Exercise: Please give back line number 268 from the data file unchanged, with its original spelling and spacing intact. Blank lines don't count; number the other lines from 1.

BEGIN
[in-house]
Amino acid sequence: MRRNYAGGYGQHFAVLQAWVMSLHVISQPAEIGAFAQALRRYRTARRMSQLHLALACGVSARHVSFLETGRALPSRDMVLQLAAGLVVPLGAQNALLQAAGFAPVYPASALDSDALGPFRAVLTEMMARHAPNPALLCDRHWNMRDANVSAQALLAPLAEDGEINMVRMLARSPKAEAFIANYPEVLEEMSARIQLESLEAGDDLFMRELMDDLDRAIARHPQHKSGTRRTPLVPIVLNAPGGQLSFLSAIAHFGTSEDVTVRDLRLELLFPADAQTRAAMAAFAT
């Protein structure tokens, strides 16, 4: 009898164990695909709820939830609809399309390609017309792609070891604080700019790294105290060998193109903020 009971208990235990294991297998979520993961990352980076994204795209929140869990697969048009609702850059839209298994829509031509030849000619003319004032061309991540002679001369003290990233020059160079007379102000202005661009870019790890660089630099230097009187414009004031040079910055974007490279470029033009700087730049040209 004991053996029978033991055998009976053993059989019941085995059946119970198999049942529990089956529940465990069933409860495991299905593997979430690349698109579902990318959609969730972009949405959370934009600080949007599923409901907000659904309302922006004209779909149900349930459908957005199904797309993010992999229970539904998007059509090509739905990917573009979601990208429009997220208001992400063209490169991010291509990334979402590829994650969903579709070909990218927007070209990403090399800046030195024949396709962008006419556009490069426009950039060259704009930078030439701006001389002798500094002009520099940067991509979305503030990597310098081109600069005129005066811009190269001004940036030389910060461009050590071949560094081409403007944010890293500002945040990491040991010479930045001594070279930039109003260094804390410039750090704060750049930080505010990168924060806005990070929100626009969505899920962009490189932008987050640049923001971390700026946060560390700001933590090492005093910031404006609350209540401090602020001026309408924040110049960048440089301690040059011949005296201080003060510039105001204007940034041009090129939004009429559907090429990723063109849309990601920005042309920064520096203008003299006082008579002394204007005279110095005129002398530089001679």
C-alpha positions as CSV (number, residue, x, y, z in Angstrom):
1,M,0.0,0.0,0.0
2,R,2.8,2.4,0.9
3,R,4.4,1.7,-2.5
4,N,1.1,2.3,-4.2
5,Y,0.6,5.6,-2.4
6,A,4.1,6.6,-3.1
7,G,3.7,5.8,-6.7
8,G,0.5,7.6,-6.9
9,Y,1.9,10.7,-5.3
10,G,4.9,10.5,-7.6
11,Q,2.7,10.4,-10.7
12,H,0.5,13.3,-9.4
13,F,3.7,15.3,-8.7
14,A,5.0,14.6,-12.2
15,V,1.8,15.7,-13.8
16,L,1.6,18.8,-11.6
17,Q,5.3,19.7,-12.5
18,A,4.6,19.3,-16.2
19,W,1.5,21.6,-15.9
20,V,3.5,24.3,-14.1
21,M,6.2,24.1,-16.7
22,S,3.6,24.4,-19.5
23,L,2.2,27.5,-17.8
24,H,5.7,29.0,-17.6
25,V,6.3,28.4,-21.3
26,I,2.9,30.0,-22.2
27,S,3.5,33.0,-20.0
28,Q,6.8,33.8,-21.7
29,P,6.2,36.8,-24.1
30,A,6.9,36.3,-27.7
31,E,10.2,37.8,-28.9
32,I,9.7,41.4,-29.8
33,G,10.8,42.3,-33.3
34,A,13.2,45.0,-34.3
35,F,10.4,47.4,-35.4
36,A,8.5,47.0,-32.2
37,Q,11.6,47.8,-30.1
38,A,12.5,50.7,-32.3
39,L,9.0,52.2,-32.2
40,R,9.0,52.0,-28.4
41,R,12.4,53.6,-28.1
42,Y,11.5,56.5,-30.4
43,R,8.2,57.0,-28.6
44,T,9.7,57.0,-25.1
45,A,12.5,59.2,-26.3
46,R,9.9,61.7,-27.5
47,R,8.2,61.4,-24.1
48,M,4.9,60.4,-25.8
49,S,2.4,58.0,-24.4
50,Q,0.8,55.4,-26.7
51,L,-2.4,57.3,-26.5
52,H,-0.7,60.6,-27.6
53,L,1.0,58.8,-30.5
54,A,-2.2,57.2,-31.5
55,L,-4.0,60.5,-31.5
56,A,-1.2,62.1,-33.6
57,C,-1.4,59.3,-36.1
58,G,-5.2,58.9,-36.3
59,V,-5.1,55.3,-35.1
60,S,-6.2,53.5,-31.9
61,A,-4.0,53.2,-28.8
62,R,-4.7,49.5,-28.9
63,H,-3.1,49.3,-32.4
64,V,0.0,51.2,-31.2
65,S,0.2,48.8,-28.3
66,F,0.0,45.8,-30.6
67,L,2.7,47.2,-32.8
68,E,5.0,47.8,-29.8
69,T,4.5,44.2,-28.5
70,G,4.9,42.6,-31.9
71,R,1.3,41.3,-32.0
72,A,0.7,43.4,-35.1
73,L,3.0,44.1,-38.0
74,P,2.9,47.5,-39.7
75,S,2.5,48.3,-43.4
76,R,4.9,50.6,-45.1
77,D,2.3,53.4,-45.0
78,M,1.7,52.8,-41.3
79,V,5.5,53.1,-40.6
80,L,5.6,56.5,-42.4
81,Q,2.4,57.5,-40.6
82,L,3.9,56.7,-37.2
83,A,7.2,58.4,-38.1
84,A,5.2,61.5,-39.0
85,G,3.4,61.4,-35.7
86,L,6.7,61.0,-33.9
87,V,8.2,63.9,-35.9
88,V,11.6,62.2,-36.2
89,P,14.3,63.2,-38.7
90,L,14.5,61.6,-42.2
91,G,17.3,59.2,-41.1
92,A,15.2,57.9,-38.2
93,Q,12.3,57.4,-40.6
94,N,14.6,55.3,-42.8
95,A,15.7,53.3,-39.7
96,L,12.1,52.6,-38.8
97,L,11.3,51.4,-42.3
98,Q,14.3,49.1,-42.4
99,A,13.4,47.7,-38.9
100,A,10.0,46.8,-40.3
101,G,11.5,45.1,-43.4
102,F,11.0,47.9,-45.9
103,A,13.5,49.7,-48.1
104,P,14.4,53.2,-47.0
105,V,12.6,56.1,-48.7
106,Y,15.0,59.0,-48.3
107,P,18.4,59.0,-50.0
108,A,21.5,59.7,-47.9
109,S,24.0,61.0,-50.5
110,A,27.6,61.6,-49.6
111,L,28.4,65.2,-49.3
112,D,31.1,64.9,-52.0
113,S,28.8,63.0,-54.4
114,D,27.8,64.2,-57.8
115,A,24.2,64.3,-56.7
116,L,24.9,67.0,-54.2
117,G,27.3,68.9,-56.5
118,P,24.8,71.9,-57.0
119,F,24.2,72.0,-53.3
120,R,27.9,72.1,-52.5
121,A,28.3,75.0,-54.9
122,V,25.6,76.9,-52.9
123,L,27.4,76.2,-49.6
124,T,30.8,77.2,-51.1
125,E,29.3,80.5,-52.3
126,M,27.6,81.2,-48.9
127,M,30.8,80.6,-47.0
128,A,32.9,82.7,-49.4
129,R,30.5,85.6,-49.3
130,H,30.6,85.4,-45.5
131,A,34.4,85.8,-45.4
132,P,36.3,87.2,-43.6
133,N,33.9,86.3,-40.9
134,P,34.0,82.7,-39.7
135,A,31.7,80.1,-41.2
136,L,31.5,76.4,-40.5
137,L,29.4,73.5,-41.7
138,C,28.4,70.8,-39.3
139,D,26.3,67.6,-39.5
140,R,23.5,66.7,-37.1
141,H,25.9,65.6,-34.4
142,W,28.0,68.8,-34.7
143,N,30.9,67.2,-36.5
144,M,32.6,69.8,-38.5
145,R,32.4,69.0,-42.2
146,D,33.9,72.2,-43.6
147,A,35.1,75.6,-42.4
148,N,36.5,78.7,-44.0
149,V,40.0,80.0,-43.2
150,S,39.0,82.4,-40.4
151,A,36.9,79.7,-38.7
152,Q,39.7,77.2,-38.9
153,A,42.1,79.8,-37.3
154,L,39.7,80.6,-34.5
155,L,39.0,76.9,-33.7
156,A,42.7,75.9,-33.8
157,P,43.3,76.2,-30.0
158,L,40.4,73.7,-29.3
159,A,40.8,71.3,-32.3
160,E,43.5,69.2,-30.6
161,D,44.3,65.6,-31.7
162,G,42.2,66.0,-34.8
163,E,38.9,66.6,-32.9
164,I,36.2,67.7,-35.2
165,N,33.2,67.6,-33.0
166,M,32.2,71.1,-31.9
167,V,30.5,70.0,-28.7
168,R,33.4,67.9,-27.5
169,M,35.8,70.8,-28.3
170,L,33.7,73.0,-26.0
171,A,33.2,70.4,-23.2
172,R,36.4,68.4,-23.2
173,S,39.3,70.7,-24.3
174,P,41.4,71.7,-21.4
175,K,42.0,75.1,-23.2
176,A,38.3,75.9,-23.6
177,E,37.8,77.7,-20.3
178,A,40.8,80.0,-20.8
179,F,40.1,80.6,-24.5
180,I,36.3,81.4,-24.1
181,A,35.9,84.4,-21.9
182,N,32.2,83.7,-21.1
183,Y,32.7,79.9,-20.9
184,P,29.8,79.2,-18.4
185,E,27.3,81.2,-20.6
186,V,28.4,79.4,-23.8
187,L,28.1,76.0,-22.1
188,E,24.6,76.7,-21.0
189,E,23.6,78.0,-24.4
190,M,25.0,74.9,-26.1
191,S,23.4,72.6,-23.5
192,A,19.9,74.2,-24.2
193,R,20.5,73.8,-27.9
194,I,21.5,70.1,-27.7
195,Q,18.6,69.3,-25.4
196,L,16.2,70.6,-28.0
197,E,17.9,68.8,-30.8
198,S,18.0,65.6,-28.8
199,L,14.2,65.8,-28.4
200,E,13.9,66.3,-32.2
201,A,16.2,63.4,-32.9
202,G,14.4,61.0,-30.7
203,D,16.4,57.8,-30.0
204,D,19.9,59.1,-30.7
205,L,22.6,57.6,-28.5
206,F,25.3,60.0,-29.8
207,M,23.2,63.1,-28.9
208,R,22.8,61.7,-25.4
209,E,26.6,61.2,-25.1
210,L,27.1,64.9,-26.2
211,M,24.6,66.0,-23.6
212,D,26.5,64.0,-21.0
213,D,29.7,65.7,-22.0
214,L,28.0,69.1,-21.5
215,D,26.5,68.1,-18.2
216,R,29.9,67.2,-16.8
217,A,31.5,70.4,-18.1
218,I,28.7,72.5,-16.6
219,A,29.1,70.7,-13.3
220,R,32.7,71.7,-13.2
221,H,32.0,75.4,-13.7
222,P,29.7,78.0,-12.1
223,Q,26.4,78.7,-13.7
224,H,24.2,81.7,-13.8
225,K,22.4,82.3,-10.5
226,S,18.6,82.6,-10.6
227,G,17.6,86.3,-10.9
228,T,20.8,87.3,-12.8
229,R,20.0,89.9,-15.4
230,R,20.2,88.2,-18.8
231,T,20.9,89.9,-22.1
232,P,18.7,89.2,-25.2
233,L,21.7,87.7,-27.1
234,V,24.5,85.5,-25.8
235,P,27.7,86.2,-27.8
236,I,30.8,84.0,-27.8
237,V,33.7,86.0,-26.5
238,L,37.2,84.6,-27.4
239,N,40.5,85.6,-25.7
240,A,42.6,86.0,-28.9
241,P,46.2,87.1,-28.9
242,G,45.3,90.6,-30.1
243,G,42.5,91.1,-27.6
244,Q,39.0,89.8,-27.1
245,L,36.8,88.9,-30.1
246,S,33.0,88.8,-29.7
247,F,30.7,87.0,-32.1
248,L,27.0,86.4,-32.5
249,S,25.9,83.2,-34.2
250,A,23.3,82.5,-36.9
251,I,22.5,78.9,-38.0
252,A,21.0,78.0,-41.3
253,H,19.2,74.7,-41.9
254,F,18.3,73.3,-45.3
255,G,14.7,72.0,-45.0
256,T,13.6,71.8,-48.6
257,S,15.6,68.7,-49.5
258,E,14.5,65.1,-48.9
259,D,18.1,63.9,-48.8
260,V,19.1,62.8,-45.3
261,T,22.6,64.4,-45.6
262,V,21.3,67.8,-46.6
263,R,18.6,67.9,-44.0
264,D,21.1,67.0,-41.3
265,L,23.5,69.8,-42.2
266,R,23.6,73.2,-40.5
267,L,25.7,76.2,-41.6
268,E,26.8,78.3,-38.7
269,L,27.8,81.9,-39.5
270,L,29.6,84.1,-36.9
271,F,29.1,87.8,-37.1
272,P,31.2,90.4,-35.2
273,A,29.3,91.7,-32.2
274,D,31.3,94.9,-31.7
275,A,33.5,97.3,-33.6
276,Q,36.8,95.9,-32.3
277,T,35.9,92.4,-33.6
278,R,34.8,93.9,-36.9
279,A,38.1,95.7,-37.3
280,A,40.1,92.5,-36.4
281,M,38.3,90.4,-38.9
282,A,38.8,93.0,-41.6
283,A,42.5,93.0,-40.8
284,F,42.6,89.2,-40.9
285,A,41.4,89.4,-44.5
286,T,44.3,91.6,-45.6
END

264,D,21.1,67.0,-41.3